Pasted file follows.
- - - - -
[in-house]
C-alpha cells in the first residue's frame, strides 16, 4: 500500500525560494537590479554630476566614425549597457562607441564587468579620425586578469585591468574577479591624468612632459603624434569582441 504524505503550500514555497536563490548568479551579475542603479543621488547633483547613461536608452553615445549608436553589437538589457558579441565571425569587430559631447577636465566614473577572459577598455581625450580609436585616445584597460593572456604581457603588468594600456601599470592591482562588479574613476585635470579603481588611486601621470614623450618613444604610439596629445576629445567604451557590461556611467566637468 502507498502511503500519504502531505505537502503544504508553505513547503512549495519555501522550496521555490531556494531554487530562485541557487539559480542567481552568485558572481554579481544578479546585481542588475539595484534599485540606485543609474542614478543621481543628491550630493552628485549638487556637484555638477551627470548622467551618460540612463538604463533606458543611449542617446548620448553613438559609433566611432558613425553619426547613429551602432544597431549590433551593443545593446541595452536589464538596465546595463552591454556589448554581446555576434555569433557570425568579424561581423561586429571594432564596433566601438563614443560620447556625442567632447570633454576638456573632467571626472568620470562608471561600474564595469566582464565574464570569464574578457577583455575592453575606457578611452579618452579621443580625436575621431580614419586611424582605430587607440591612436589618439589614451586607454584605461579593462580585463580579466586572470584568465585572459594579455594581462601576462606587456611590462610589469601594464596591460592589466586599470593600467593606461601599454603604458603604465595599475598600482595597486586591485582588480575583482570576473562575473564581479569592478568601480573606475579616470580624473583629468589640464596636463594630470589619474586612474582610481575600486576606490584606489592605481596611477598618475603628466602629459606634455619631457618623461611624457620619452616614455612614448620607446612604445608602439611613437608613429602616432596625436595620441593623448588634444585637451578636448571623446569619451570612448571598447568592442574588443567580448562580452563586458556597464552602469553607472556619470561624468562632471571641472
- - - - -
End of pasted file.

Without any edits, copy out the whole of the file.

[in-house]
C-alpha cells in the first residue's frame, strides 16, 4: 500500500525560494537590479554630476566614425549597457562607441564587468579620425586578469585591468574577479591624468612632459603624434569582441 504524505503550500514555497536563490548568479551579475542603479543621488547633483547613461536608452553615445549608436553589437538589457558579441565571425569587430559631447577636465566614473577572459577598455581625450580609436585616445584597460593572456604581457603588468594600456601599470592591482562588479574613476585635470579603481588611486601621470614623450618613444604610439596629445576629445567604451557590461556611467566637468 502507498502511503500519504502531505505537502503544504508553505513547503512549495519555501522550496521555490531556494531554487530562485541557487539559480542567481552568485558572481554579481544578479546585481542588475539595484534599485540606485543609474542614478543621481543628491550630493552628485549638487556637484555638477551627470548622467551618460540612463538604463533606458543611449542617446548620448553613438559609433566611432558613425553619426547613429551602432544597431549590433551593443545593446541595452536589464538596465546595463552591454556589448554581446555576434555569433557570425568579424561581423561586429571594432564596433566601438563614443560620447556625442567632447570633454576638456573632467571626472568620470562608471561600474564595469566582464565574464570569464574578457577583455575592453575606457578611452579618452579621443580625436575621431580614419586611424582605430587607440591612436589618439589614451586607454584605461579593462580585463580579466586572470584568465585572459594579455594581462601576462606587456611590462610589469601594464596591460592589466586599470593600467593606461601599454603604458603604465595599475598600482595597486586591485582588480575583482570576473562575473564581479569592478568601480573606475579616470580624473583629468589640464596636463594630470589619474586612474582610481575600486576606490584606489592605481596611477598618475603628466602629459606634455619631457618623461611624457620619452616614455612614448620607446612604445608602439611613437608613429602616432596625436595620441593623448588634444585637451578636448571623446569619451570612448571598447568592442574588443567580448562580452563586458556597464552602469553607472556619470561624468562632471571641472